About 3 weeks ago we planted the last of the seed potatoes. We planted rows and rows, fuzzy eyes up, of All Reds, All Blues and Peruvian Purples--and if you have never seen such potatoes, nor tasted them, you haven't yet lived. They are robust, beautiful, and incredibly delicious.
As we planted, we worked some rich organic fertilizer and some compost into the soil near the seed spuds. Since these rows were out in the "back forty," a field of stone and sand, they would need this extra sustenance, the backbone of all gardening. Feed the soil, and it will feed you.
Planting, cultivating, fertilizing, this is work performed by squatting down low, bending over forward, and digging deep into the dirt. My thighs and back protested for days afterward, but there is nothing more satisfactory than the planting of seed and the weekly measurable growth of plants. Plants that willingly and exuberantly feed us so well for the care we give them.
Two weeks ago, the first leaves of the potato plants were pushing their way through the tough soil. If the soil is dry, as it was, it forms a light crust, through which the plants must struggle to erupt. This is a most amazing sight--the tiny, seemingly delicate, but tough as hell potato plants pushing their tiny selves up to the sun. This is the life force in action--and week by week, you watch it unfold. Week by week and even day by day, you can see God's own creation in full and righteous revel. A force to be reckoned with, let there be no doubt about that.
Last week, the rich, green plants were 4 inches high and thriving. About this time come the potato beetles, emerging from the soil where they have lain dormant all winter. They struggle up and start feeding on the leaves, mating, and laying their eggs--a bubbly orange mass of destruction. All a mere gardener can do at that point is to pick off the beetles, one by one, and to wipe the egg-mess off of the leaves. We don't get them all, but we do what we can. I view the beetles as the enemy, although they too are a part of it all, as natural a part of nature as anything else. But if they want my spuds, they're doomed. There is no room for sentimentality, not for potato beetles.
As I work out in the garden, bending, twisting, squatting, digging, pulling, moving with the slow and steady pace of centuries of gardeners, I think gardenly thoughts. But I am also moved by the metaphor of seed. I think of all the hard work citizens are doing to plant ideas in people's minds, to reveal the dangers of our American life, to spread information, to alert other people around us. I think of the citizen movements to which I have aligned my life and I wonder how well our seeds are taking. Sometimes we plant our ideas, our seeds very carefully, in measured rows, 1/2 inch deep and no deeper, and sometimes we scatter the seeds to the wind, with a sprightly hope that some, somewhere will take root and prosper.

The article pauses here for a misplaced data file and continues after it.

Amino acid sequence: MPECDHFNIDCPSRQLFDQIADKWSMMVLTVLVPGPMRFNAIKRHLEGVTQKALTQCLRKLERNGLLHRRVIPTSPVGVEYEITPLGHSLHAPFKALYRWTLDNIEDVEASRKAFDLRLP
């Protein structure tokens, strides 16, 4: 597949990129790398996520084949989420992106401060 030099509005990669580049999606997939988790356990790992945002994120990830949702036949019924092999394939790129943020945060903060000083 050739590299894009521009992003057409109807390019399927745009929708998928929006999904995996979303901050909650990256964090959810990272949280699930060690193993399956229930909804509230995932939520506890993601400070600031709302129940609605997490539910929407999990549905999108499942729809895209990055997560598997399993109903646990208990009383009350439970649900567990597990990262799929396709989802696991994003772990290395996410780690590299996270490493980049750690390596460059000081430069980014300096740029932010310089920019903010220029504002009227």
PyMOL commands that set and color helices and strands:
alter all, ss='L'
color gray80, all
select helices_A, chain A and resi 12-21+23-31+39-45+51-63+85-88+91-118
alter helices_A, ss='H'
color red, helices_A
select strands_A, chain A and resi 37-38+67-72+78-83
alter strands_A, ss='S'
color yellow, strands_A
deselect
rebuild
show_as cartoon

Often, we find ourselves wondering why our seeds aren't growing into the flourishing, hardy plants we envision. We wonder why our fellow citizens don't respond. We grapple with the blight the best we can and we pick off the beetles, just as we shoot down the lies of the ever-present propaganda machine, but to what avail? Part of what is lacking, I think, is the general healthiness of our soil. In the past 30 years, it has not only not only not been fertilized, it has been leached of all the necessary qualities of good earth--the minerals, so to speak, of character and integrity and backbone, without which, nothing. Even more, our waiting fields have been burned and salted by our foes. Centuries past, after the siege, rape, pillage, and enslavement of who was left, the marauding soldiers would burn the surrounding fields and then lay on salt. Nothing would grow for generations. The minds of our countrymen not only lie fallow, but are full of poison so that nothing can grow. This is our soil: rocky, sandy, and almost barren, almost a desert. But these are the thoughts of hopelessness and despair, and they just won't do. Gardening, as any other important endeavor, requires steadfastness and perseverance. Giving up is not an option.
As any gardener knows, "volunteer" plants sprout up from seeds from last year's fallen fruit, a too old or too big squash I tossed to the edge of the field last year as part of natural garden waste. And now, to my delighted surprise, at the border of the back forty and the neighbor's lovely acres of wheat, in a particularly tough and ugly bit of dirt, is a huge, prolific spaghetti squash plant. While all the squash we planted are still small and only producing pretty flowers, this gargantuan volunteer is already producing ovaline yellow squash of 5 to 7 inches. It made me laugh, this vital, vigorous plant, sprung out of an old and rotting squash, like a genius out of the ghetto. Thick, riotous leaves and sturdy vines, this stalwart fellow burst out on his lonesome--with no help from gardeners whatsoever. Not planted, nor cultivated, nor even noticed til just yesterday, Mr. Rebel Squash (as it was instantly dubbed) is giving me a good deal of hope and joy. I can only applaud, and I think: We'll make it. Not to worry. God works in mysterious ways.
16 Jul 1996
© Patricia Neill, 1997
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